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What Batman Can Teach Conservatives on Immigration and Other Issues

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I read a lot of comic books and have since I was little. Though I was raised as a Roman Catholic, I've long felt that comic books crafted my moral compass much more than religion ever could. Frederic Wertham had it completely wrong.

There are a lot of obvious lessons one could derive from comic books and include them into a moral code, chief among them Spider-Man's axiom, "With great power comes great responsibility." But there are others in all of the comic books, and I want to focus in this piece mainly on Batman, since his comics are those that inspired this article.

What's been on my mind the most lately, since I've been following the immigration debate pretty closely, is the idea by the right wing of the conservative party is that these people who arrive in the country illegally don't deserve to be in the United States and don't deserve any of our care, attention, or resources. Now, we'll ignore the fact that by that standard they'd want Superman arrested and deported, and stick to the lessons that can be found in Batman's comics.

You see, the Batman has a strict moral code. Sure he breaks and bends the law in places, but he's a moralist. There is a very definite line he does not cross. Killing is not acceptable and every life, no matter how deranged or what country it came from, is precious. And he sticks valiantly to that code. Reading about the exploits of my favorite character as a child and seeing how strident he was in not crossing that line left quite an impact on me. I really feel like that is the basis on which I've predicated my views on the death penalty, immigration reform, and a hundred other issues.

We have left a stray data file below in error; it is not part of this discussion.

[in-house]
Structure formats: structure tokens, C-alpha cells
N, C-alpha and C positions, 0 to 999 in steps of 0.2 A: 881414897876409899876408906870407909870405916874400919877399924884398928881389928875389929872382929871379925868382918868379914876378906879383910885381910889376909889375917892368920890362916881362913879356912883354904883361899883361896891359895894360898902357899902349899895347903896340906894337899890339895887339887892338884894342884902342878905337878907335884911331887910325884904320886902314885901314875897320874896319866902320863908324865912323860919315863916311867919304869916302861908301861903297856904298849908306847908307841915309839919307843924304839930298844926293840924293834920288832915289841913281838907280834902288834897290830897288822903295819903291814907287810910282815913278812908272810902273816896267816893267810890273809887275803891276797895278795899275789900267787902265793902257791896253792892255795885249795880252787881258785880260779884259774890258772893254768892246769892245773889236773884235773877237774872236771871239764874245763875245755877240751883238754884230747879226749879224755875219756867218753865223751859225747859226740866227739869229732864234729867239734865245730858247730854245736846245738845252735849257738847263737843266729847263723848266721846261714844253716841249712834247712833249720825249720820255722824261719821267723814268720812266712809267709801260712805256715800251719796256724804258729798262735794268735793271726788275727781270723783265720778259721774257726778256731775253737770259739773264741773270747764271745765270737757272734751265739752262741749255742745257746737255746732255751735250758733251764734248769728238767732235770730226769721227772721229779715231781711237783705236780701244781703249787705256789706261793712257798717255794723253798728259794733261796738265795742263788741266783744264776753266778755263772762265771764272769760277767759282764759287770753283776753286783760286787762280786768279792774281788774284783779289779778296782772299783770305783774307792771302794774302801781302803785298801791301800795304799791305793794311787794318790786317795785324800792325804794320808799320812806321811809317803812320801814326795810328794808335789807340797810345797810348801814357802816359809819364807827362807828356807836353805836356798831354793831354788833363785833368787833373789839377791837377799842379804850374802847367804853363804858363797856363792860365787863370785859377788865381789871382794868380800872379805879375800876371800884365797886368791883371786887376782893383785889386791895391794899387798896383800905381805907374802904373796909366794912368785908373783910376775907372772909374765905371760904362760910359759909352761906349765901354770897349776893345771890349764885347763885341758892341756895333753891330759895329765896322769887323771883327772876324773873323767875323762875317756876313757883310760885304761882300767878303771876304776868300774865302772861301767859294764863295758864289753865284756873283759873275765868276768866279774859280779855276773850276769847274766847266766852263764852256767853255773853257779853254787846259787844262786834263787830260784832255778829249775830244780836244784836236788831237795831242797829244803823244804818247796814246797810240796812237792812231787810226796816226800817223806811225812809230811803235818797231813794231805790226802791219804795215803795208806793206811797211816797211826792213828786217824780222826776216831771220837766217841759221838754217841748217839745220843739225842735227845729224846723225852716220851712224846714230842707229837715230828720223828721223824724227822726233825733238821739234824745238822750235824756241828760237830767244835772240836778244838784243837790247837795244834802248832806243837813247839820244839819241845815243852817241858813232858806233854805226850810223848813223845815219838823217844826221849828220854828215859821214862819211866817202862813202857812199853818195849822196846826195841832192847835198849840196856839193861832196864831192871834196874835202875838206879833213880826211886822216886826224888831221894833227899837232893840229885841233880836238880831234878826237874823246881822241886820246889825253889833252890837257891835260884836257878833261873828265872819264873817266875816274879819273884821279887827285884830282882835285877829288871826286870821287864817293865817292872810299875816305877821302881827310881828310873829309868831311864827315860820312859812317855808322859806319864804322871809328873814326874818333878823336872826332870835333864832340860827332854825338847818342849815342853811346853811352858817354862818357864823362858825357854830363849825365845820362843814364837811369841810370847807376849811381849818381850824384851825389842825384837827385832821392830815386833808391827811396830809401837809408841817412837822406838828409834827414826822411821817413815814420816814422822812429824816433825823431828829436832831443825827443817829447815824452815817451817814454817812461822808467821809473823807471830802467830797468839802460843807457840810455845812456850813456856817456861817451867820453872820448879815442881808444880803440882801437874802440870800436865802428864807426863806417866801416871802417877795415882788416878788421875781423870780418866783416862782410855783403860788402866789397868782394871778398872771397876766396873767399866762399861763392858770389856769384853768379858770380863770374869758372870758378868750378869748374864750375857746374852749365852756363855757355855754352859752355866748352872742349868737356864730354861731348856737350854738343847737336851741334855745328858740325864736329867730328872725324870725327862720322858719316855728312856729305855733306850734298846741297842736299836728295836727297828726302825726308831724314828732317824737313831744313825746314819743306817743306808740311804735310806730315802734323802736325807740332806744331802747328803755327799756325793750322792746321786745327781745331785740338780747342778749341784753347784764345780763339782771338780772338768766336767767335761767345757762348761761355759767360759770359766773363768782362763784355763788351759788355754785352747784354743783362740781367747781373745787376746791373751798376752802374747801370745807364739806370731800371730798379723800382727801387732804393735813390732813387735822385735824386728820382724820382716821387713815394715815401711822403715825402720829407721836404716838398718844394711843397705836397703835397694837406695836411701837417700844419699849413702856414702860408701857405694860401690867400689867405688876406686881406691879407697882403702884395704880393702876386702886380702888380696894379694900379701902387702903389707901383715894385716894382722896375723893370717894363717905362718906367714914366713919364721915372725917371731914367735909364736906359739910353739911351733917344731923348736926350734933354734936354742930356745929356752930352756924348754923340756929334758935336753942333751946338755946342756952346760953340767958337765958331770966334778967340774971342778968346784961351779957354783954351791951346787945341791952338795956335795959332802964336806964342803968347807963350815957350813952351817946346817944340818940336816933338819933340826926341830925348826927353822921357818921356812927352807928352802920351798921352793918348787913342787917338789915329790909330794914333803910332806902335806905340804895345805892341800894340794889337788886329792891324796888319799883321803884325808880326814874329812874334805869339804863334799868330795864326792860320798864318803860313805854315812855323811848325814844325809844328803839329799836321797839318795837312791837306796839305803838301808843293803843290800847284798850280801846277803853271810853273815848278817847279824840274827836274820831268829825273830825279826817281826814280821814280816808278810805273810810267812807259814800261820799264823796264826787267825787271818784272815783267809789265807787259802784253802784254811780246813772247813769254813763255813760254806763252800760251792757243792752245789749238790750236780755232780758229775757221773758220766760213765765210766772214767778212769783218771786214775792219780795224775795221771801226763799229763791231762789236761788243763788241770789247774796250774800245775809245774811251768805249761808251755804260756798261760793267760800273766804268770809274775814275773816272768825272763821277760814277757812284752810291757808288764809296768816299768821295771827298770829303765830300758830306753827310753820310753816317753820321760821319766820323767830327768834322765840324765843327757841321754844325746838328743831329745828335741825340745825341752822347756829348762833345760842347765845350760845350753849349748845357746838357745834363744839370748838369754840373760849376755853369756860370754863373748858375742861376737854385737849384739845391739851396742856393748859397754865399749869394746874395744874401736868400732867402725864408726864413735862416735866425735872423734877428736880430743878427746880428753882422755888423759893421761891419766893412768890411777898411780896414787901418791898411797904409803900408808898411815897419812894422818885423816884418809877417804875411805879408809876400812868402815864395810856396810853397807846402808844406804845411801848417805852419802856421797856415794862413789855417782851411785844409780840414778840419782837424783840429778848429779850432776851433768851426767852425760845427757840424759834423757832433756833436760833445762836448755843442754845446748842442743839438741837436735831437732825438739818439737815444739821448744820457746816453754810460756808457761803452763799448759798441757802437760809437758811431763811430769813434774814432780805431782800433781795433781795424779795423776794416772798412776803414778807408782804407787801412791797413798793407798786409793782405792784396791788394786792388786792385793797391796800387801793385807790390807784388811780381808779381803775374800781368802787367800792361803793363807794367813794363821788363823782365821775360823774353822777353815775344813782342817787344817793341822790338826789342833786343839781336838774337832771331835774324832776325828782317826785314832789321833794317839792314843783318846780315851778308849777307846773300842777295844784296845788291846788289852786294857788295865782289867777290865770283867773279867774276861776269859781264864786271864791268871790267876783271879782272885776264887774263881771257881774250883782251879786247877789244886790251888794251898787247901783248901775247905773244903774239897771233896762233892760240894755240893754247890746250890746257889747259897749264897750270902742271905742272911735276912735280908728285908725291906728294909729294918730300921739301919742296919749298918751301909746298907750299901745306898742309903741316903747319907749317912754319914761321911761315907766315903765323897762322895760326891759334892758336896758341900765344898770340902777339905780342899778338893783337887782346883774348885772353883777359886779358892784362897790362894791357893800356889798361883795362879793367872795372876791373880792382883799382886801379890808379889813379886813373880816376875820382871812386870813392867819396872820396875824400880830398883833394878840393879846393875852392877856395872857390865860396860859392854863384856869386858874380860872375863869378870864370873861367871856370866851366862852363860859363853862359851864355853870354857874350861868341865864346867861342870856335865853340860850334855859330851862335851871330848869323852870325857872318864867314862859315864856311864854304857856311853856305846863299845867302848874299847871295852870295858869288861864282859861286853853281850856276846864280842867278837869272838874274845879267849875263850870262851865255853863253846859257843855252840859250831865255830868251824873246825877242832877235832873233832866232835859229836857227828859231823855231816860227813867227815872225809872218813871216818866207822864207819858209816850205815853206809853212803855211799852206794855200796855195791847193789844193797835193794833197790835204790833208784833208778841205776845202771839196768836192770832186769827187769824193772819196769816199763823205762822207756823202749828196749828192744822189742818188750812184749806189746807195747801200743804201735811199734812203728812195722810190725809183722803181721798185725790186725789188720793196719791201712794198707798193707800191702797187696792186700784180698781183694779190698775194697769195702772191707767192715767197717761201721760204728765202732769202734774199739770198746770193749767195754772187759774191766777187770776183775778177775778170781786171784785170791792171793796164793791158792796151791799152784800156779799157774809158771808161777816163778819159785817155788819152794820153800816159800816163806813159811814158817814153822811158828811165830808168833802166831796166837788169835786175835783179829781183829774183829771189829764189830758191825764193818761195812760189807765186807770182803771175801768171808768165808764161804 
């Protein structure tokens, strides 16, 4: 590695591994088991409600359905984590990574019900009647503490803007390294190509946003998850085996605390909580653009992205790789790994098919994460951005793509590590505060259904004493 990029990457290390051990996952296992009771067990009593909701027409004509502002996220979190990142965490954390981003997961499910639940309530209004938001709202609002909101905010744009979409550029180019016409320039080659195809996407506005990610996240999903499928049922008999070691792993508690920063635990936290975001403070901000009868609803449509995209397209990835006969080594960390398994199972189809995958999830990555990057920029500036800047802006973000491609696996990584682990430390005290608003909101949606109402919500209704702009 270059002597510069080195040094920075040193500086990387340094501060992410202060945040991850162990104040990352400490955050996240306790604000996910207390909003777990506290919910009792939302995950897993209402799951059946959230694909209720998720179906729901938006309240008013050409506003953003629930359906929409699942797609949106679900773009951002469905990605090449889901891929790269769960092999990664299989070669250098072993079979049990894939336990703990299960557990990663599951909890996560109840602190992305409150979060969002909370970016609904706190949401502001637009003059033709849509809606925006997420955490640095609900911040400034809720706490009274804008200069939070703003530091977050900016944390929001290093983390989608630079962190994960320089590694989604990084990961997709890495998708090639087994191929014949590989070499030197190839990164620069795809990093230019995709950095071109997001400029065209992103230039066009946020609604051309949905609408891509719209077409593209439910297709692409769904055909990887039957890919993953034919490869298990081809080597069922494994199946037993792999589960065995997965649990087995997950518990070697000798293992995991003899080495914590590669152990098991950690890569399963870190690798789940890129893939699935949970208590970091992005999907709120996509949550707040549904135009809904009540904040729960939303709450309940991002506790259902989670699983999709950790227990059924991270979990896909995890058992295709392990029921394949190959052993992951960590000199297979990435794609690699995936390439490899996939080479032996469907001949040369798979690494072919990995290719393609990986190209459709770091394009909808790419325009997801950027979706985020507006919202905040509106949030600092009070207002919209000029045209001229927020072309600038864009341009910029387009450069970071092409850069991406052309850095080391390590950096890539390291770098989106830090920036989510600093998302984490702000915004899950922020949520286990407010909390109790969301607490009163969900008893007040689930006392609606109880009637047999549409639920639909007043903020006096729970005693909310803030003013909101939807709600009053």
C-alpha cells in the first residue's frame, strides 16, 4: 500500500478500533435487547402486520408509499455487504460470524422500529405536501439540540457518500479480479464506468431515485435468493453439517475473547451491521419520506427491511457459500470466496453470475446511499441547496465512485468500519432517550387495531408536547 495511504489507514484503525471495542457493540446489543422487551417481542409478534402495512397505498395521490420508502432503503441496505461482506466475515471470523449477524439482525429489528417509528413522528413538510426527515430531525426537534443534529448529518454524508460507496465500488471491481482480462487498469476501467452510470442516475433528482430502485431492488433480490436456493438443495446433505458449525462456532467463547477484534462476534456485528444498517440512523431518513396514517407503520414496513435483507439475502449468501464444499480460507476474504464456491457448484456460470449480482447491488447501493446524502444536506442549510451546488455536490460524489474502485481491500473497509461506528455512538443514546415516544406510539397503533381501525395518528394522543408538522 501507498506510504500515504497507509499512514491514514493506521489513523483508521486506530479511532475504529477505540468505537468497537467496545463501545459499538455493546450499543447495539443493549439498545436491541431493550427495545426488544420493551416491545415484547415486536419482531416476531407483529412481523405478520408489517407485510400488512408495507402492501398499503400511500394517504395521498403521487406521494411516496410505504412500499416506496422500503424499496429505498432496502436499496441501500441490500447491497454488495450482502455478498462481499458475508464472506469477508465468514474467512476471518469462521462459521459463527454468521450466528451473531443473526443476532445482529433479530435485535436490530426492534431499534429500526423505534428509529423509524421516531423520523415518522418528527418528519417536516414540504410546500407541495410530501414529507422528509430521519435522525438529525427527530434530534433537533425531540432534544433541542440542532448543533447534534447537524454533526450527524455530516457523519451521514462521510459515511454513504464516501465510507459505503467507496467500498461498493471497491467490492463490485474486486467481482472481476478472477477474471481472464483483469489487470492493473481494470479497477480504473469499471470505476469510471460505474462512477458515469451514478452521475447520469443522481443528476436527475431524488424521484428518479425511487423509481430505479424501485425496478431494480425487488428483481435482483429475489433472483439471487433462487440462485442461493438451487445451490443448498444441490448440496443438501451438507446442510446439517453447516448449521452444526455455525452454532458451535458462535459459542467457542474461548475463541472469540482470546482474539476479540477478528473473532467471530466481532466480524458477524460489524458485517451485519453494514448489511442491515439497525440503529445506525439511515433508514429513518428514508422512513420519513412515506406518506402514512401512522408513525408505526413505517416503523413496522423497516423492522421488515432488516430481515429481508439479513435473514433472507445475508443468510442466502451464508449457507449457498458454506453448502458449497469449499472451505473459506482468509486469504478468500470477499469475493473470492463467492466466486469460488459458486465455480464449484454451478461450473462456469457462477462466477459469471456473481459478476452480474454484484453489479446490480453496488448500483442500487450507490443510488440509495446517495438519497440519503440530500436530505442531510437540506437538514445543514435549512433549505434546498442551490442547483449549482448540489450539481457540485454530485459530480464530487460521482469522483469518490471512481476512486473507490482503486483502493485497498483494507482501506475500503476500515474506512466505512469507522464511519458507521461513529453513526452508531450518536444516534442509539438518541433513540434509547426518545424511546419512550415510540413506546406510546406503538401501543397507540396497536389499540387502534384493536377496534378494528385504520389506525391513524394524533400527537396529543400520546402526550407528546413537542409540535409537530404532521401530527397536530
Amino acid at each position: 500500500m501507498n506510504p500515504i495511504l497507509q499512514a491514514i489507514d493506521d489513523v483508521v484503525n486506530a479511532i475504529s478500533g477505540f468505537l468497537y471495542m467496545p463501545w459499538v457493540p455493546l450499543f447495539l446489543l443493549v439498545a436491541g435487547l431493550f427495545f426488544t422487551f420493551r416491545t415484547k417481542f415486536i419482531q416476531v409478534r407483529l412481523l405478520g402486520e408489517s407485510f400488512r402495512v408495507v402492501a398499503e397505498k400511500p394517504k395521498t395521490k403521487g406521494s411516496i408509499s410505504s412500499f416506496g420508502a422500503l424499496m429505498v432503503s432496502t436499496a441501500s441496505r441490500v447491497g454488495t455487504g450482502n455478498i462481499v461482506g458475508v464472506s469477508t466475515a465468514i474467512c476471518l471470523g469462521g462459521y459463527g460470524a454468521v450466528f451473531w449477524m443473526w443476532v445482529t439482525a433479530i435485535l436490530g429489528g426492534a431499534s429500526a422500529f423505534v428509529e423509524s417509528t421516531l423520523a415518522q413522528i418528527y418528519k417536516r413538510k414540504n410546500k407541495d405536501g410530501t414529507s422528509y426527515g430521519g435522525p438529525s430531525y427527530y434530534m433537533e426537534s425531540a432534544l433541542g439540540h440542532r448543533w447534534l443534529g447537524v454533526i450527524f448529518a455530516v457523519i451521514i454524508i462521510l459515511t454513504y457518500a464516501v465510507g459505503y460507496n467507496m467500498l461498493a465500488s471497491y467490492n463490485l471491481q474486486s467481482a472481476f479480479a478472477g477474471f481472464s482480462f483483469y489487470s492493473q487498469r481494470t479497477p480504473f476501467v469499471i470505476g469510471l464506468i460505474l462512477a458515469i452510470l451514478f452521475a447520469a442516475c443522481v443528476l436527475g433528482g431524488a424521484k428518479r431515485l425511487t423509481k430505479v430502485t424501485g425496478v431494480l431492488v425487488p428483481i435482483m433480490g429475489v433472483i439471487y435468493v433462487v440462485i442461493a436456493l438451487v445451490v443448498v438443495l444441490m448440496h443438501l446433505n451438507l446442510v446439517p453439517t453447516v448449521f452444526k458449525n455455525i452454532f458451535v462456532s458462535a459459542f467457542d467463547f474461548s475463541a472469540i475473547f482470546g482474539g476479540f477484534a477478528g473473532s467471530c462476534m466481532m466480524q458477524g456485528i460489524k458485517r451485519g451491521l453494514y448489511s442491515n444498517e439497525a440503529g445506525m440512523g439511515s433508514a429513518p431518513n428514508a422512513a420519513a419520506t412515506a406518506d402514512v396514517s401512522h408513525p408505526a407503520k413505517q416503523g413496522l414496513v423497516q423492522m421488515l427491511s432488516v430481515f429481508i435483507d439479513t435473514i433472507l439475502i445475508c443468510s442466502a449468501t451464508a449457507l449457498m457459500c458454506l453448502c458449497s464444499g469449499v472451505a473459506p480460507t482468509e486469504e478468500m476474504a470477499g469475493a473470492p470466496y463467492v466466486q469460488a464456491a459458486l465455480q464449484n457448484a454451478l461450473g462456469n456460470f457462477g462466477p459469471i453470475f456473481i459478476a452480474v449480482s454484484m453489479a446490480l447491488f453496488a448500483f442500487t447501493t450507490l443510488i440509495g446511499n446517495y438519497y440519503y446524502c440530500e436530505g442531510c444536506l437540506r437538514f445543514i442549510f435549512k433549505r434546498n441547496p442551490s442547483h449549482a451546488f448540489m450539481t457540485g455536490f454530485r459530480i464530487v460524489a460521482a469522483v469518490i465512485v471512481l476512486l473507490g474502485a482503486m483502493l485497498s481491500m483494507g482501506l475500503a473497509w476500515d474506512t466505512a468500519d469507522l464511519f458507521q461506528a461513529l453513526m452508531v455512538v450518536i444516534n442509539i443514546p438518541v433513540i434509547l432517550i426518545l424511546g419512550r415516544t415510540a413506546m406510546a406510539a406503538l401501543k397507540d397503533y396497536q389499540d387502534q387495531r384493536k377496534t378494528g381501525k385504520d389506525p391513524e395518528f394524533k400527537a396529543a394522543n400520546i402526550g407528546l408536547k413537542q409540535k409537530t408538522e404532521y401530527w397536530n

I feel like not helping someone in need because of their country of origin is barbaric. We're supposed to be the greatest country in the world and that seems like literally the least we can do. "Give me your tired, your poor, your huddled masses yearning to breathe free..." I seem to remember those words having a certain significance. And when these tired, poor, huddled masses arrive in our country, I'm more worried about helping them than dissecting the method of their arrival. (I wouldn't ask Superman to leave the country because he didn't arrive here properly.)

But I've been re-reading some recent older comics, and one passage in Detective Comics #853 (written by Neil Gaiman no less) had an impact on me that hit me right between the eyes. This comic was right after Batman's "death" at the hands of Darkseid and Gaiman was asked to write sort of a sum up of the character in a two-part story called "Whatever Happened to the Caped Crusader?" In it, heroes and villains alike spoke at Batman's funeral.

Clayface, one of the lesser known villains in Batman's rogues gallery, was speaking over the coffin and said, "He died saving the city. No, that's not true. He saved the city, he died saving me. I said, 'I'm not worth it." And he said, 'Everyone's worth it.'"

And right then and there, it hit me. It smacked me in the face.

It was an incredibly poignant moment and it solidified in my mind everything I felt about the immigration debate, the death penalty, jailing drug offenders, and a dozen different issues.

It really doesn't matter who you are; as long as you're a person, you're worth saving, worth protecting, worth welcoming with open arms.

And I hope one day conservatives can see past where someone came from, the color of their skin, what they might have done in the past, or how little they're able to work or contribute, and know that it isn't their job to judge them. It's their job to help them.

Bryan Young is the producer of Killer at Large and is the editor of the comic news site Big Shiny Robot!